‘Prayer for the French Republic’ is a Sweeping Family Drama
A multi-generation Jewish family dealing with the legacy of their business told over three hours and three acts on a turn-table set. It’s not The Lehman Trilogy (though the summary also fits), but Joshua Harmon’s latest play, Prayer for the French Republic. Harmon, known for Bad Jews, Significant Other, Admissions, and Skintight, here has hit his stride, expanding his scope and penning his most successful play to date.
Prayer for the French Republic joins the likes of epic family dramas like Time and the Conways, Arcadia, Clybourne Park, and most recently, of course, The Lehman Trilogy. More than a mere addition to this canon, Prayer for the French Republic makes a case for being the best of the genre, a faultless example of what this type of play can achieve.
The majority of the play concerns the Benhamaous, a French Jewish family living in Paris in 2016 who host their distant American cousin Molly; together they deal with rising anti-Semitism, argue about their Jewish (and French) identity, and question how safe they are in Paris. This evocatively, but subtly, harkens to the older plot of their great-great-grandparents who somehow manage to safely stay in Paris during World War II, while many of their children and loved ones fled or were sent to concentration camps. Multiple generations questioning: when is it time to leave, how long before it’s too late, what the cost of staying could be, and what the pain of migrating might entail.
Harmon masterfully weaves the various generations together to create a compelling drama that feels like a tightly-constructed poem. The playwright does not give everyone equal weight or time on stage: we see much more of the modern-day Behamahous than we do the World War II Salomons, but this is part of the play’s strength, we receive exactly enough of each without overindulging, striking the perfect amount of (im)balance between the thread lines.
Witnessing the action from center stage is a beautiful piano, an important and unmoving symbol in the play. The Saloman family have sold pianos in Paris for five generations; they have a legacy, a history, and most hauntingly, a reason to stay, even when things are becoming dangerous for Jewish people in Paris.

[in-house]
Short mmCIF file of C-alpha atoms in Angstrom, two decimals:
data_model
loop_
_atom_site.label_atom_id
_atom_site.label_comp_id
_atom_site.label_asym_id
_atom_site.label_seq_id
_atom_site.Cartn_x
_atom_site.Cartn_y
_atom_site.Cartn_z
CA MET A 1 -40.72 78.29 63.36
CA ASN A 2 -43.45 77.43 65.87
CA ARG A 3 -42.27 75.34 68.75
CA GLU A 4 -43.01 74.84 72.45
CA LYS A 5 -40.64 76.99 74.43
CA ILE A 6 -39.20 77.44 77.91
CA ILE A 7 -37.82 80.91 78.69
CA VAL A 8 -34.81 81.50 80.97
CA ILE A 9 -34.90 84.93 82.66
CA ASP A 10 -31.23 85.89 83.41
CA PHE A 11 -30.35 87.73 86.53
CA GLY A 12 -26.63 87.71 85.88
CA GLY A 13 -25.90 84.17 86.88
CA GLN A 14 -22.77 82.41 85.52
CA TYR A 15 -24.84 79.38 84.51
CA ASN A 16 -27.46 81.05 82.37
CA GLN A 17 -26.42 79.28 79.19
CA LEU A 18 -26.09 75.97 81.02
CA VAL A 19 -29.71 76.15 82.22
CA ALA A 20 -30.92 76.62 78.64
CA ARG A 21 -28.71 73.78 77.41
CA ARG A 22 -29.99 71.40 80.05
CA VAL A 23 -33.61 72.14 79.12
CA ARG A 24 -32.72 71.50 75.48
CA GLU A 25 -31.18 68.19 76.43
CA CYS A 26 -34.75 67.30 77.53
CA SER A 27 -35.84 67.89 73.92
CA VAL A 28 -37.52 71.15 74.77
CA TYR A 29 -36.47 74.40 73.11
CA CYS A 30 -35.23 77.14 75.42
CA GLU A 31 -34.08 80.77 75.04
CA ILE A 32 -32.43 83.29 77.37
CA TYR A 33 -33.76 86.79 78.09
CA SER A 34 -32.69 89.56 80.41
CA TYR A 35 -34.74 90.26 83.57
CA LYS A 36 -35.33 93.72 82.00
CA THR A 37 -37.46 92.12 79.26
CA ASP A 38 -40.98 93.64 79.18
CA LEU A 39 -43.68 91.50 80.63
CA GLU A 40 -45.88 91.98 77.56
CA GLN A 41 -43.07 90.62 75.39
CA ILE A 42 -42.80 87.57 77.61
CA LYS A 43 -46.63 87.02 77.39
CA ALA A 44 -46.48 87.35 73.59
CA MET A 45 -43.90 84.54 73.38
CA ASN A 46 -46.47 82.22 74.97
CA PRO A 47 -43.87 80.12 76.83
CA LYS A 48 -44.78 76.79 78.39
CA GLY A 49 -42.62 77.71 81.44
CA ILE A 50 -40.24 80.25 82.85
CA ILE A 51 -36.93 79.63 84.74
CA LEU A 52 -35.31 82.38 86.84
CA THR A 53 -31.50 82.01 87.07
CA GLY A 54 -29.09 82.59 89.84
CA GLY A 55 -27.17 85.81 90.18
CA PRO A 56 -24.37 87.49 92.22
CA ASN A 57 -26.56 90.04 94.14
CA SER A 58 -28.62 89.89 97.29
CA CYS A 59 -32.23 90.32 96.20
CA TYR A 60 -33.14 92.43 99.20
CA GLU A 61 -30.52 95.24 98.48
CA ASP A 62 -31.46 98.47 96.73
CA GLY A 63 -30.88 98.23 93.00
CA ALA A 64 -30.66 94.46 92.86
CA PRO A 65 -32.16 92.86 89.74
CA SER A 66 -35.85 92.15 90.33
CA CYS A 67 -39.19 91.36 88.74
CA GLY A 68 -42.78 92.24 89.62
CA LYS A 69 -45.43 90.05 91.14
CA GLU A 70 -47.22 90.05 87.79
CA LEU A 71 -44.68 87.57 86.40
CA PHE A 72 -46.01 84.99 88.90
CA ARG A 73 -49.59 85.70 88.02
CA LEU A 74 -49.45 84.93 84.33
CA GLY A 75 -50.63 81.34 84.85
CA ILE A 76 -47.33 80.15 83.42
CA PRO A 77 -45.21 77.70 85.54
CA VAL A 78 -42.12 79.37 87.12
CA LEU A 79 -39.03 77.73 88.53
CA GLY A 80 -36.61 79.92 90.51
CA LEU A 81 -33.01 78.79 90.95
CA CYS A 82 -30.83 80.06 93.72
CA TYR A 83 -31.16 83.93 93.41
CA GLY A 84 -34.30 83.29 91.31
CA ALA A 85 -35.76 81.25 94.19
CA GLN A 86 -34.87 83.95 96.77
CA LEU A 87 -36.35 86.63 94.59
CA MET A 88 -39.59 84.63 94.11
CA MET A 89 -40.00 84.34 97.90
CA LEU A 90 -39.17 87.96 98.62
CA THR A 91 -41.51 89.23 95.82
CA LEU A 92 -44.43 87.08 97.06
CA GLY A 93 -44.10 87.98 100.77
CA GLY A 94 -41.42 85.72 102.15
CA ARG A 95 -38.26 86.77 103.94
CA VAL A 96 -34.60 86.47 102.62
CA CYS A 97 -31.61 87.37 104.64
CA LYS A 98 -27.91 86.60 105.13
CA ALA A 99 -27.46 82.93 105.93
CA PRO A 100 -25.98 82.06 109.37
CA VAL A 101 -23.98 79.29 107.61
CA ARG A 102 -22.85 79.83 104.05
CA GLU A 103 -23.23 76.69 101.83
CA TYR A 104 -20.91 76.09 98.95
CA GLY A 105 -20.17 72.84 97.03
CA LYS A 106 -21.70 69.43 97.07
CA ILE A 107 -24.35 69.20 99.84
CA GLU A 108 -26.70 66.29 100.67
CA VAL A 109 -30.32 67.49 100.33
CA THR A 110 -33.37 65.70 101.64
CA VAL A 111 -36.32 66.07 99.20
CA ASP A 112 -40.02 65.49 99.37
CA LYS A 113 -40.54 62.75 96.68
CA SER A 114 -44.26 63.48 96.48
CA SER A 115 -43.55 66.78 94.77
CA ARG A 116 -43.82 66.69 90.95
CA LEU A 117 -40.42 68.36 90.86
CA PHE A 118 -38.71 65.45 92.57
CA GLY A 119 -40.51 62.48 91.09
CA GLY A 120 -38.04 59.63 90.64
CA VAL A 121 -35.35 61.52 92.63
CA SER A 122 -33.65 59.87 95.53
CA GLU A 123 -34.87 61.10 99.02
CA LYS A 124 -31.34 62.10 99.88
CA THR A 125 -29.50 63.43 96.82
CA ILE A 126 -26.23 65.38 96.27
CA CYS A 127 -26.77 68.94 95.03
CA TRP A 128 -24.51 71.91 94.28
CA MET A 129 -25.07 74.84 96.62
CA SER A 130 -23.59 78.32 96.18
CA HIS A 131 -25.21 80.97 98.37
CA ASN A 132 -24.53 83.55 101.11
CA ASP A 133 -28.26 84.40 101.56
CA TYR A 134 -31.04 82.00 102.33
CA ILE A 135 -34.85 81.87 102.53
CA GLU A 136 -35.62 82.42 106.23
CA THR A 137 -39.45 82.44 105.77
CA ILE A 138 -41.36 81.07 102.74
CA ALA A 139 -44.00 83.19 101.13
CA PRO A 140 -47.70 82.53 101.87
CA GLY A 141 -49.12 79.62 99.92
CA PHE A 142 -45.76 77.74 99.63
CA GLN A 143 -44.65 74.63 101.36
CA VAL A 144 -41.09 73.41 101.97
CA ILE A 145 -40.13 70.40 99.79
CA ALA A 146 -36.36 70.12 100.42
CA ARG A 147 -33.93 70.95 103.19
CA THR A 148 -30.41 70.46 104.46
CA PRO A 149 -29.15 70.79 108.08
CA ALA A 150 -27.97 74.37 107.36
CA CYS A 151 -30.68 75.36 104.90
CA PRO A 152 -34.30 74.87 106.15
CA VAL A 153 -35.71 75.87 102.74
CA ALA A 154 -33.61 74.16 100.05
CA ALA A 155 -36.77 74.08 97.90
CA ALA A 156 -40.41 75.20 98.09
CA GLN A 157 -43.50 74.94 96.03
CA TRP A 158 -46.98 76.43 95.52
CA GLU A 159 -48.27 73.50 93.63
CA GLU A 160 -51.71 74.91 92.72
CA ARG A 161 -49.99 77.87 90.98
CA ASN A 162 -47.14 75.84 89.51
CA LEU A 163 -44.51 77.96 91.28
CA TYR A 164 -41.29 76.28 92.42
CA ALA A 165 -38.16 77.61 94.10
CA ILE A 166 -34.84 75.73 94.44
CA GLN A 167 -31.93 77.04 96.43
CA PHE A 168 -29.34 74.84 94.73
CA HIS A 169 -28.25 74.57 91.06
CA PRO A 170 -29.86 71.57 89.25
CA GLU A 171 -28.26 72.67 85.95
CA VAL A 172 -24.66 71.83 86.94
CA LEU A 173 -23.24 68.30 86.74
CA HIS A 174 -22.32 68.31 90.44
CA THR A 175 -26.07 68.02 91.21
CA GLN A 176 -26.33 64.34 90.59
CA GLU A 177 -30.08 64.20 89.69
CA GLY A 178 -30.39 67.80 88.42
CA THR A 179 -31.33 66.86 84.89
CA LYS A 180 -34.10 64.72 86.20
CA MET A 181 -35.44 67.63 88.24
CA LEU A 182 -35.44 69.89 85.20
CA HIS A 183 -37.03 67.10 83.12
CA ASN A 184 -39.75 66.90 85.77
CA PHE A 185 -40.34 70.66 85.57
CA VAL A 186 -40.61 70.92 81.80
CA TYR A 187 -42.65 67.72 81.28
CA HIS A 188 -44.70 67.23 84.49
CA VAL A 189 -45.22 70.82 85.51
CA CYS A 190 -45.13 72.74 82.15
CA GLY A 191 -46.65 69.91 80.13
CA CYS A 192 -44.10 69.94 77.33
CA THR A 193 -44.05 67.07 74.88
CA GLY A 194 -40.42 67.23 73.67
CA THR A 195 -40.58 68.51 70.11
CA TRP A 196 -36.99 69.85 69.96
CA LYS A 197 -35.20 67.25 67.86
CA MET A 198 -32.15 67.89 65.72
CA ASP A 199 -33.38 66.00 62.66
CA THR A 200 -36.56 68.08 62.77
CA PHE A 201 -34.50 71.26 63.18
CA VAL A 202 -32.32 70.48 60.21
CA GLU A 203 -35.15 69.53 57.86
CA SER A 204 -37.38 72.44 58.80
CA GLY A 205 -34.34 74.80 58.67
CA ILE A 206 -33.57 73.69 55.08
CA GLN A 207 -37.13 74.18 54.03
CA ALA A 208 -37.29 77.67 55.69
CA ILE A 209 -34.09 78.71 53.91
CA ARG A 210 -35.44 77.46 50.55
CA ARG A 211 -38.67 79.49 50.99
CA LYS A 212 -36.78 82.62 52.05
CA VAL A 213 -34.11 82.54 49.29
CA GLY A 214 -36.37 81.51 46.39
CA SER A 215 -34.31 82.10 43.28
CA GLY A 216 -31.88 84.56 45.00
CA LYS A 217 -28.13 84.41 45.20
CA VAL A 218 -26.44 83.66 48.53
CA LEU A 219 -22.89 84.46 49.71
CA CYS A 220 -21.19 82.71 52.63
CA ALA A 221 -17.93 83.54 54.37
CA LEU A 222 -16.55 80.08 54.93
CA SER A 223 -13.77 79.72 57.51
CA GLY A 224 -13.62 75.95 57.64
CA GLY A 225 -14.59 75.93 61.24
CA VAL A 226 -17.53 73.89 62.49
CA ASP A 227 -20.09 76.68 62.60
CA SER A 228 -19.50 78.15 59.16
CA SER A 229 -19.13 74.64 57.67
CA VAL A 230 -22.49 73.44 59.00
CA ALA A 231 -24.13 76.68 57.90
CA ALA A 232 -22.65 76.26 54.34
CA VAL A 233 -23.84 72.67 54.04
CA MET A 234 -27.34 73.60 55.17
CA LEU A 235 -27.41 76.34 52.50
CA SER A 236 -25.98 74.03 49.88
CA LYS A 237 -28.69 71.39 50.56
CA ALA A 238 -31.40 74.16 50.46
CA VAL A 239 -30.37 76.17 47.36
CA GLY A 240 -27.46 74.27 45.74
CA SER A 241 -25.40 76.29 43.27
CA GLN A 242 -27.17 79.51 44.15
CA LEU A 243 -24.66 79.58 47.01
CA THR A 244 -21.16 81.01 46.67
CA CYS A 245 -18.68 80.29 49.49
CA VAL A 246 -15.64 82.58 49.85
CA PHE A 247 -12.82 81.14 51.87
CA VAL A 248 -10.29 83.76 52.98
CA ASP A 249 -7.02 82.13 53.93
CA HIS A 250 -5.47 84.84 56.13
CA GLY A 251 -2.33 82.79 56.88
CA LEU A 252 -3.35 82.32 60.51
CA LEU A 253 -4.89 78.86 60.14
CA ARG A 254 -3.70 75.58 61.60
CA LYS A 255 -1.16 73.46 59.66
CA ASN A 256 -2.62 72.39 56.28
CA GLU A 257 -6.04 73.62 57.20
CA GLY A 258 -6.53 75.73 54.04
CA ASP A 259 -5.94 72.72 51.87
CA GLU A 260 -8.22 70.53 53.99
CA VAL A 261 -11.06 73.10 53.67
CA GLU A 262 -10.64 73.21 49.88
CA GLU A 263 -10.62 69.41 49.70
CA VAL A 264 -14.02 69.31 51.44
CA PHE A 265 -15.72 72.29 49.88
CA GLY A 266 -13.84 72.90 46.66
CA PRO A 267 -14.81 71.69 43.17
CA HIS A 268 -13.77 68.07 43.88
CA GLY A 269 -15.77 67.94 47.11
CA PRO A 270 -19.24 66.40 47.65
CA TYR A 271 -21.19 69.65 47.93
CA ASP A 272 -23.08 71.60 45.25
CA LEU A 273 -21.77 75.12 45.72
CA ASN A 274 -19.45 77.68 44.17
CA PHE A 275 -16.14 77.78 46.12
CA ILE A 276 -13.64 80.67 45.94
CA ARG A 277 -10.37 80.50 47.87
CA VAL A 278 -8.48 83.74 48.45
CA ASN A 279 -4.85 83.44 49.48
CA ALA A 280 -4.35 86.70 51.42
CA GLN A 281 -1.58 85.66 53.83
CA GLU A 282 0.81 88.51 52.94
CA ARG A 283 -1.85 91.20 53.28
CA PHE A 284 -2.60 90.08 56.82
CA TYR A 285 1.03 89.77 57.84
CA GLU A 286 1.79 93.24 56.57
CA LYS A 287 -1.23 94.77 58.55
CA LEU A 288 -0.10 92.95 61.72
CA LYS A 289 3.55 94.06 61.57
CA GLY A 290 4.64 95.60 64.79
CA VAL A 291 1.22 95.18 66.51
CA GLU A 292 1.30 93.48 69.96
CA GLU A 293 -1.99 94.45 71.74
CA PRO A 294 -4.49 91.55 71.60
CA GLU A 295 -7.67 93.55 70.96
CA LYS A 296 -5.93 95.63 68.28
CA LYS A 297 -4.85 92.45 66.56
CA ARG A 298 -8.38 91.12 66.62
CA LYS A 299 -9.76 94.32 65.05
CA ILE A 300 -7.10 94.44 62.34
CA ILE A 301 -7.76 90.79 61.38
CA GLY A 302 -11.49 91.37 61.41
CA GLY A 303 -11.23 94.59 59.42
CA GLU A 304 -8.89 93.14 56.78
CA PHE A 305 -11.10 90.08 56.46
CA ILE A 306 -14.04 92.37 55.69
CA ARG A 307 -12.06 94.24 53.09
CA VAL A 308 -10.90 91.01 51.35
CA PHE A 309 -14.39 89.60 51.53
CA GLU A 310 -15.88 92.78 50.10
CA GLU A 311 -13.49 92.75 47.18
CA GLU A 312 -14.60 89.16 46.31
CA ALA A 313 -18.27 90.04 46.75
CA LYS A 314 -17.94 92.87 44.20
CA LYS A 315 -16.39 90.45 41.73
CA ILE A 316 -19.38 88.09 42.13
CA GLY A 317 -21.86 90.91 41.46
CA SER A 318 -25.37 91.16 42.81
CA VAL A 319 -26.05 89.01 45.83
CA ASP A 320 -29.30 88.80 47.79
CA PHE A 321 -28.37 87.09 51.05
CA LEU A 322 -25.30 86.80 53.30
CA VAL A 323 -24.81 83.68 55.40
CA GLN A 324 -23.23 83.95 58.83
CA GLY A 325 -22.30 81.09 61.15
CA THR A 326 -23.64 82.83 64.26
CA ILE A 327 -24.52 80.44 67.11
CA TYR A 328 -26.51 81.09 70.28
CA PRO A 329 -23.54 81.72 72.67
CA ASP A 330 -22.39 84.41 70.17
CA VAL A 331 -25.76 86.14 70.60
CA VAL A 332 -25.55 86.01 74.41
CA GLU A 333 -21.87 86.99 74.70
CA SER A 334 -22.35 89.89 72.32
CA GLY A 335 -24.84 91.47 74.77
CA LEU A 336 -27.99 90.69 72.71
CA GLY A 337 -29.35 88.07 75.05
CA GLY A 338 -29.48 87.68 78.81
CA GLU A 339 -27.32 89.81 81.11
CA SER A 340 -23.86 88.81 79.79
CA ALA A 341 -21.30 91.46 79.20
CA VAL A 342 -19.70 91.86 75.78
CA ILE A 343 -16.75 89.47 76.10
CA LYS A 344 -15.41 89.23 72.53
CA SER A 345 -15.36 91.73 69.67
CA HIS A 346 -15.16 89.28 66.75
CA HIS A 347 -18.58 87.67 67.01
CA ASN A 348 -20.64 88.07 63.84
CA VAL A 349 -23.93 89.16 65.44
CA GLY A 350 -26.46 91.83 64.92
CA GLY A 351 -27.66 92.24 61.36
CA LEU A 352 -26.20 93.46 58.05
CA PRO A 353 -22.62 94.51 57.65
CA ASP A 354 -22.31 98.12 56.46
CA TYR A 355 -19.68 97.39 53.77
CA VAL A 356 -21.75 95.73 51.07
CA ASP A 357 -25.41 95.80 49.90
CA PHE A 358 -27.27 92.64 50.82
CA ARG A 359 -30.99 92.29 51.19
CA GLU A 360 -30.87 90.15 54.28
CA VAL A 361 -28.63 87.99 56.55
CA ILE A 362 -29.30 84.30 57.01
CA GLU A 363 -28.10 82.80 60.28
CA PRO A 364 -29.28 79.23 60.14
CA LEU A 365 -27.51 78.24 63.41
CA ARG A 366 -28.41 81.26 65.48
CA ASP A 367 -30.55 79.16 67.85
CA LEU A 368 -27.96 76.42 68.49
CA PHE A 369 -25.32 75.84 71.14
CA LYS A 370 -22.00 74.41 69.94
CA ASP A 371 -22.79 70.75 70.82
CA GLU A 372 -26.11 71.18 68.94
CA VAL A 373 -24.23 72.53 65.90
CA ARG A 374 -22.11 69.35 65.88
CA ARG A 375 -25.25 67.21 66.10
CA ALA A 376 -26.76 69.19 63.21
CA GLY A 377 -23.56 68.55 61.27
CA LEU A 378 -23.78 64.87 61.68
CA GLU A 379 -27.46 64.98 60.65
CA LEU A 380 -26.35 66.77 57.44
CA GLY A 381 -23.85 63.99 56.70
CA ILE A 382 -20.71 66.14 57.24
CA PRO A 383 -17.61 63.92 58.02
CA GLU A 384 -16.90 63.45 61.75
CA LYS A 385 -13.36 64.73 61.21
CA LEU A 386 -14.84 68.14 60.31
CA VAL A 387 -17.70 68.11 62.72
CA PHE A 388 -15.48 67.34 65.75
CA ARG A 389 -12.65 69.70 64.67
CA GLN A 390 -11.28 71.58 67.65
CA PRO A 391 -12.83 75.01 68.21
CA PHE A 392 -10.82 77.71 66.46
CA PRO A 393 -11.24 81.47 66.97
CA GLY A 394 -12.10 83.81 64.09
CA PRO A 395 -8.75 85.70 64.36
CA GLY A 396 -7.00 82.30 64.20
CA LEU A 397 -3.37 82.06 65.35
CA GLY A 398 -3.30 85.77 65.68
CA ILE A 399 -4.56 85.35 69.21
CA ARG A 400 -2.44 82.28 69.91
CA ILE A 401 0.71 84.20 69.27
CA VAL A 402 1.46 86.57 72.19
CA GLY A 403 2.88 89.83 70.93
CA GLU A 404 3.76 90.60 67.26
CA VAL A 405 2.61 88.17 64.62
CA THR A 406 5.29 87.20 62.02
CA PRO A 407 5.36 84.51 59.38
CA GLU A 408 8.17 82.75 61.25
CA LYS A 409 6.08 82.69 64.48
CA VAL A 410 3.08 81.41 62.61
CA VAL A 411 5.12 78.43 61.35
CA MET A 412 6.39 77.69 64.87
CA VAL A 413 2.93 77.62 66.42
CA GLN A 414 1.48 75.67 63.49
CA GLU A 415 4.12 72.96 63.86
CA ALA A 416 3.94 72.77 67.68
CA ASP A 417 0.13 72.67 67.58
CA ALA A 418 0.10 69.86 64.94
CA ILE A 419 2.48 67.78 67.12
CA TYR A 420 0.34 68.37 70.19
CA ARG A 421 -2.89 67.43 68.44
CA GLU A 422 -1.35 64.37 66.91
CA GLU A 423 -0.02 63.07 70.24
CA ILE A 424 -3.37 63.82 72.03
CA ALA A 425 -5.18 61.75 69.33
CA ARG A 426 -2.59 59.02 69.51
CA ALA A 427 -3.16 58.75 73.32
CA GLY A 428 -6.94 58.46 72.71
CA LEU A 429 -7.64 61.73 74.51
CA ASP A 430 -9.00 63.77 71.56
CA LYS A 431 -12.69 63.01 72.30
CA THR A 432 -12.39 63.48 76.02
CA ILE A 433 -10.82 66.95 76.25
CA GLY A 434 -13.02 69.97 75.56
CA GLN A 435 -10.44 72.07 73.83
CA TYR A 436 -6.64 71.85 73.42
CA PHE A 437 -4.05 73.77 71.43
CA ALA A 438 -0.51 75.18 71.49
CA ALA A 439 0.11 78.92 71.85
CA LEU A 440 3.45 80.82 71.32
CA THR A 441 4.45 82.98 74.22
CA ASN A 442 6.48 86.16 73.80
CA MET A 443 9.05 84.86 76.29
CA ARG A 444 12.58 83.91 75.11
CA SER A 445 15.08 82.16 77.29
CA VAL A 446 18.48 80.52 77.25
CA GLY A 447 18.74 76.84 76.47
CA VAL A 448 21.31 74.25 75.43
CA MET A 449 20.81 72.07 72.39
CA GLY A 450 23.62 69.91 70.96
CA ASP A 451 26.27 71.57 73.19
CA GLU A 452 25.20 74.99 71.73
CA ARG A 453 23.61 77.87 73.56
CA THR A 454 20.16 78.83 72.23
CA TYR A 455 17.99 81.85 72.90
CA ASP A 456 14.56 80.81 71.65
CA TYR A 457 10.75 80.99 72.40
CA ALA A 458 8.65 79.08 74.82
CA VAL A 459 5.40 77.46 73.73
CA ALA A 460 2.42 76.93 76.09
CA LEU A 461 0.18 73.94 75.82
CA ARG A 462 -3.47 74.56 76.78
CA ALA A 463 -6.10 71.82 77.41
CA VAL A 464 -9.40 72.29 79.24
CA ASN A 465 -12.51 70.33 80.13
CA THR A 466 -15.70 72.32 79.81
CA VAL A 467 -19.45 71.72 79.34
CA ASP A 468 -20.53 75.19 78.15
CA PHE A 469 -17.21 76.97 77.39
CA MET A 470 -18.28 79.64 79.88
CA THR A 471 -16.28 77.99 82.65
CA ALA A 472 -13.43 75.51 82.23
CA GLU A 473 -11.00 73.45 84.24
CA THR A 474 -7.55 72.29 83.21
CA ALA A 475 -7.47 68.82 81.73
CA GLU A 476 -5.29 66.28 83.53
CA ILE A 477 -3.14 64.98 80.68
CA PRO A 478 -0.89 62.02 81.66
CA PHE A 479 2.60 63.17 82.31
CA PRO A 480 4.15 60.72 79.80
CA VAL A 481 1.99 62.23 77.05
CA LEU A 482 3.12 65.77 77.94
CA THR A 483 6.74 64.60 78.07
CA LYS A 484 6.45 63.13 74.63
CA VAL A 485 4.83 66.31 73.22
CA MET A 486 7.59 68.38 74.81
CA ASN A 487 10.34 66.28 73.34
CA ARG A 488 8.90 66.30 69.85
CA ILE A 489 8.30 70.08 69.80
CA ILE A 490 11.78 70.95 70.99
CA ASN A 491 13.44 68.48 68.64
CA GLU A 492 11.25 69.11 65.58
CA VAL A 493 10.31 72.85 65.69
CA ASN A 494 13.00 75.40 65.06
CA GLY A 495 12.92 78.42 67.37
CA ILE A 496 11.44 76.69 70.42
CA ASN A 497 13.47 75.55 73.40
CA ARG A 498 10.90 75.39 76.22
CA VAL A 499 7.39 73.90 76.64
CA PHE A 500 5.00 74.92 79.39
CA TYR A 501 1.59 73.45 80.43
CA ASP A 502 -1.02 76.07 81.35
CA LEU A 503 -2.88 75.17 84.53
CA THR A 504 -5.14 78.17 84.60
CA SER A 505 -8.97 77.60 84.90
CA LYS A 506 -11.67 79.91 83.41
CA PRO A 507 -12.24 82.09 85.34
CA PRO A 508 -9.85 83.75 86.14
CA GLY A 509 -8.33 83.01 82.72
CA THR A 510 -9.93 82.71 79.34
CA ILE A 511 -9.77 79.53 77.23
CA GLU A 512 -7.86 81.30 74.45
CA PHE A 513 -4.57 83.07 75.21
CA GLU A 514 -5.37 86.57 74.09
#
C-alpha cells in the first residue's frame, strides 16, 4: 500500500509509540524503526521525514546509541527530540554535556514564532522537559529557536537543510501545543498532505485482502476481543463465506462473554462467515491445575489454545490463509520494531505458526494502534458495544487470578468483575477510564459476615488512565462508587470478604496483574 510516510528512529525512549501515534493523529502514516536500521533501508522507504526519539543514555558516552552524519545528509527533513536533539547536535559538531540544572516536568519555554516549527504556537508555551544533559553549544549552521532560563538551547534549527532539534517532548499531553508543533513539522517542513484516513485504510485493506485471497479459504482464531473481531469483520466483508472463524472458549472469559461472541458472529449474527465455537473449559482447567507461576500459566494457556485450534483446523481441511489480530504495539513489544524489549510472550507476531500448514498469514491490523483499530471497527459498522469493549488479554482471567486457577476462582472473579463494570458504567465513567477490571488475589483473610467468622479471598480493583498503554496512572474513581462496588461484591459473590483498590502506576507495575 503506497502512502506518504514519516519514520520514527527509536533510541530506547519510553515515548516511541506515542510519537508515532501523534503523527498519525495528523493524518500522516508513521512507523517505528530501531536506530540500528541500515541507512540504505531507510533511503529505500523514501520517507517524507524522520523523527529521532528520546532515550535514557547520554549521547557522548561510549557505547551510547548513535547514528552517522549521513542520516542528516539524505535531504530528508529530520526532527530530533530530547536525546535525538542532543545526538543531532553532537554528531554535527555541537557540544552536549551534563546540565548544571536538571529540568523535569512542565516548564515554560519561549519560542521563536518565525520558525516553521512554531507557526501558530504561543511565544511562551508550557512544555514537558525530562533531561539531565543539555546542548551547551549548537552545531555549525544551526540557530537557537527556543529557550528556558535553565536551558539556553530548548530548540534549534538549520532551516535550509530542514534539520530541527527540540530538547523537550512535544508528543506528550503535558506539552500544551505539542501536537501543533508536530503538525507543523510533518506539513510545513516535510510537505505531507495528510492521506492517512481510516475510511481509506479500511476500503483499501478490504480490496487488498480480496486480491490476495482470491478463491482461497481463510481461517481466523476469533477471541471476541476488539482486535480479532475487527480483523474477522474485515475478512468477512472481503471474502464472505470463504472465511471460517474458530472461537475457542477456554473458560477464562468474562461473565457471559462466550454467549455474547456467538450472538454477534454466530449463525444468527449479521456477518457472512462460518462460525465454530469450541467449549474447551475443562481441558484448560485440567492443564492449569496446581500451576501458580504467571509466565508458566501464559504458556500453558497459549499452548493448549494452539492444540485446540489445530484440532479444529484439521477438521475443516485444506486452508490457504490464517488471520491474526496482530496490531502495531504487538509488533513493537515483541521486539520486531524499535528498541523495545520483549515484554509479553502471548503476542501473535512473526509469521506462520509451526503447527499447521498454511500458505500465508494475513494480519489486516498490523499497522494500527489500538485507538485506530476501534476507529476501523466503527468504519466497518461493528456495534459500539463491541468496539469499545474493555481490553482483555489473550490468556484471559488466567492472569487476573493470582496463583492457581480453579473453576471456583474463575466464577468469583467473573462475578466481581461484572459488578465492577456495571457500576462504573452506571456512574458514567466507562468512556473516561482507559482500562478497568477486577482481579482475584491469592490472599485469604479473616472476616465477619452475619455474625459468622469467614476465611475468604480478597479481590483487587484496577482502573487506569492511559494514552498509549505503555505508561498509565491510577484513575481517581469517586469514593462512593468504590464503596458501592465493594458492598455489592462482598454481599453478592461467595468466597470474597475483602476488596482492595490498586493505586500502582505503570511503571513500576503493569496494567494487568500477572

Set designer Takeshi Kata expertly makes use of a turntable (with the piano as its central axis) and keeps the space spinning, swirling doorframes, walls, bookshelves, and tables, creating various spaces in the past and the present. The puzzle box set has a choreography to it, gracefully pirouetting into unexpected permutations, revealing previously unseen elements and sides of walls that completely change the space.
Aiding Kata’s brilliant use of space is Amith Chandrashaker’s lighting, which manages to keep things in the dark and surprise the audience—never to build tension or mystery, but more to delight and create quiet moments of magic.
These aesthetics fit squarely within director David Cromer’s (The Band’s Visit, The Sound Inside) signature style. Cromer is a master of the minutiae, he revels in small moments in the dark, characters reaching and yearning, leaving things partially unsaid. Harmon’s play provides Cromer a perfect canvas full of narrative gaps, conversational ellipses, stirring debates, emotional parallels, and some unexpected moves—and the director certainly makes the most of it.
Navigating this complex terrain particularly well are the female members of the cast, especially Betsy Aidem (who plays Marcelle, the mother in the modern-day plot), Francis Benhamou (who plays Elodie, her daughter), Molly Ranson (who plays the American cousin), and Nancy Robinette (who plays Irma, the great-great-grandmother in 1944). The four actresses carry the play, keeping things emotionally intense and grounded in very real fears.
Each embodies a type of ferocity and intensity that feels generational: Irma devotedly cares for her son and grandson when they return from a concentration camp, Marcelle obsesses over cleanliness, respectability, and heritage, and Elodie and Molly fight about the history of anti-Semitism and the ethics of the state of Israel.
The play is narrated by Richard Topol (who plays Patrick, Marcelle’s brother) whose storytelling is often necessary to help the audience from losing its way, sadly, Topol is not as strong as his costars. I wondered how different the play might feel narrated by someone else.
In Prayer, Harmon blends themes that rotate around each other, interlocking and entwining in ways that force us to question what we believe in and what we stand for. The sweeping work presents several paradoxical pairings—a strong sense of local culture and a feeling of being an outsider, nationalism and nationlessness, religious pride and a desire to hide it in public, assimilation and separatism, a love for family legacy and a desire to move on—proving that the questions asked by multiple generations of French Jews, “why do they hate us?” and “why should we stay here?” remain painfully relevant.
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